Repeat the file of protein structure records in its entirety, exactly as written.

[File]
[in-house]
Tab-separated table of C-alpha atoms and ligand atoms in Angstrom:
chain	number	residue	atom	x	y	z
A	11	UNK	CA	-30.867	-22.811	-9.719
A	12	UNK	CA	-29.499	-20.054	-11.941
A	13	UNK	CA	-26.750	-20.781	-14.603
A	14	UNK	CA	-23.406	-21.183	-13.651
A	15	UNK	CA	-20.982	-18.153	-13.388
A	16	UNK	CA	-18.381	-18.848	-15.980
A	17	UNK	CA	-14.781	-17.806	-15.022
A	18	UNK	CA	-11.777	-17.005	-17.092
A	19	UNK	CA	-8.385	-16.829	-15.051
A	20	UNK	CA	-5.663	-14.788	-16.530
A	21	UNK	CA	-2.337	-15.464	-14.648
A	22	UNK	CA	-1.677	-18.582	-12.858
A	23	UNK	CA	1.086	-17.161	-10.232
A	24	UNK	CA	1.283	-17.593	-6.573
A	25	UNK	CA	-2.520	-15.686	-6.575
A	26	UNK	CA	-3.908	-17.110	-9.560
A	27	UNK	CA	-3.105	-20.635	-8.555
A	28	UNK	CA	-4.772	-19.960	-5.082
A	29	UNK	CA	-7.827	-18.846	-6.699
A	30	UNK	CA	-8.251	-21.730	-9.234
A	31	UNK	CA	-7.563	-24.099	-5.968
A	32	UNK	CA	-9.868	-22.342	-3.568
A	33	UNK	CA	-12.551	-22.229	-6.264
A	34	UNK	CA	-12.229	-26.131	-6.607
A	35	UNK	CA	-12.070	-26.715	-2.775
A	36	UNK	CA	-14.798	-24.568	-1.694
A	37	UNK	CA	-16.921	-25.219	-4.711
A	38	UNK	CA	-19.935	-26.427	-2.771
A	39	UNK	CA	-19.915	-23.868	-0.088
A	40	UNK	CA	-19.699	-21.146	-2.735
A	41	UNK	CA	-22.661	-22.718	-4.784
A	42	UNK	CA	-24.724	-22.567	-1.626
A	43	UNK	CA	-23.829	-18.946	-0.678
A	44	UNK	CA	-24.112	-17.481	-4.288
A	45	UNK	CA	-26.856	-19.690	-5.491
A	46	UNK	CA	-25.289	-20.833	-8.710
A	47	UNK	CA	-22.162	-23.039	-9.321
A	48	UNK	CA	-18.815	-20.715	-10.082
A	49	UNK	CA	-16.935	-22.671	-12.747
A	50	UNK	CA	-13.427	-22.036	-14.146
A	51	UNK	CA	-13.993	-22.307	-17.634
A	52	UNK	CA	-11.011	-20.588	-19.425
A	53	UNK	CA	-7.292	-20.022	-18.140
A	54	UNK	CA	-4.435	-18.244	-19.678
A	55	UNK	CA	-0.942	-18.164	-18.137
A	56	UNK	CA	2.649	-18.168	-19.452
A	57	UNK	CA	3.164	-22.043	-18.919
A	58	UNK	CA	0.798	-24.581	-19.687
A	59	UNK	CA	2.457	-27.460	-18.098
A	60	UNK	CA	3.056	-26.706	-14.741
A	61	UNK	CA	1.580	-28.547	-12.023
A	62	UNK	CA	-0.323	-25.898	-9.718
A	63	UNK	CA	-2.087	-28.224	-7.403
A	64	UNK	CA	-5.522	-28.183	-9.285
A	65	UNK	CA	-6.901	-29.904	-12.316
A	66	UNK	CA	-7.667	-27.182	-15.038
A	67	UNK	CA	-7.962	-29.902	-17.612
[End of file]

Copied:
[in-house]
Tab-separated table of C-alpha atoms and ligand atoms in Angstrom:
chain	number	residue	atom	x	y	z
A	11	UNK	CA	-30.867	-22.811	-9.719
A	12	UNK	CA	-29.499	-20.054	-11.941
A	13	UNK	CA	-26.750	-20.781	-14.603
A	14	UNK	CA	-23.406	-21.183	-13.651
A	15	UNK	CA	-20.982	-18.153	-13.388
A	16	UNK	CA	-18.381	-18.848	-15.980
A	17	UNK	CA	-14.781	-17.806	-15.022
A	18	UNK	CA	-11.777	-17.005	-17.092
A	19	UNK	CA	-8.385	-16.829	-15.051
A	20	UNK	CA	-5.663	-14.788	-16.530
A	21	UNK	CA	-2.337	-15.464	-14.648
A	22	UNK	CA	-1.677	-18.582	-12.858
A	23	UNK	CA	1.086	-17.161	-10.232
A	24	UNK	CA	1.283	-17.593	-6.573
A	25	UNK	CA	-2.520	-15.686	-6.575
A	26	UNK	CA	-3.908	-17.110	-9.560
A	27	UNK	CA	-3.105	-20.635	-8.555
A	28	UNK	CA	-4.772	-19.960	-5.082
A	29	UNK	CA	-7.827	-18.846	-6.699
A	30	UNK	CA	-8.251	-21.730	-9.234
A	31	UNK	CA	-7.563	-24.099	-5.968
A	32	UNK	CA	-9.868	-22.342	-3.568
A	33	UNK	CA	-12.551	-22.229	-6.264
A	34	UNK	CA	-12.229	-26.131	-6.607
A	35	UNK	CA	-12.070	-26.715	-2.775
A	36	UNK	CA	-14.798	-24.568	-1.694
A	37	UNK	CA	-16.921	-25.219	-4.711
A	38	UNK	CA	-19.935	-26.427	-2.771
A	39	UNK	CA	-19.915	-23.868	-0.088
A	40	UNK	CA	-19.699	-21.146	-2.735
A	41	UNK	CA	-22.661	-22.718	-4.784
A	42	UNK	CA	-24.724	-22.567	-1.626
A	43	UNK	CA	-23.829	-18.946	-0.678
A	44	UNK	CA	-24.112	-17.481	-4.288
A	45	UNK	CA	-26.856	-19.690	-5.491
A	46	UNK	CA	-25.289	-20.833	-8.710
A	47	UNK	CA	-22.162	-23.039	-9.321
A	48	UNK	CA	-18.815	-20.715	-10.082
A	49	UNK	CA	-16.935	-22.671	-12.747
A	50	UNK	CA	-13.427	-22.036	-14.146
A	51	UNK	CA	-13.993	-22.307	-17.634
A	52	UNK	CA	-11.011	-20.588	-19.425
A	53	UNK	CA	-7.292	-20.022	-18.140
A	54	UNK	CA	-4.435	-18.244	-19.678
A	55	UNK	CA	-0.942	-18.164	-18.137
A	56	UNK	CA	2.649	-18.168	-19.452
A	57	UNK	CA	3.164	-22.043	-18.919
A	58	UNK	CA	0.798	-24.581	-19.687
A	59	UNK	CA	2.457	-27.460	-18.098
A	60	UNK	CA	3.056	-26.706	-14.741
A	61	UNK	CA	1.580	-28.547	-12.023
A	62	UNK	CA	-0.323	-25.898	-9.718
A	63	UNK	CA	-2.087	-28.224	-7.403
A	64	UNK	CA	-5.522	-28.183	-9.285
A	65	UNK	CA	-6.901	-29.904	-12.316
A	66	UNK	CA	-7.667	-27.182	-15.038
A	67	UNK	CA	-7.962	-29.902	-17.612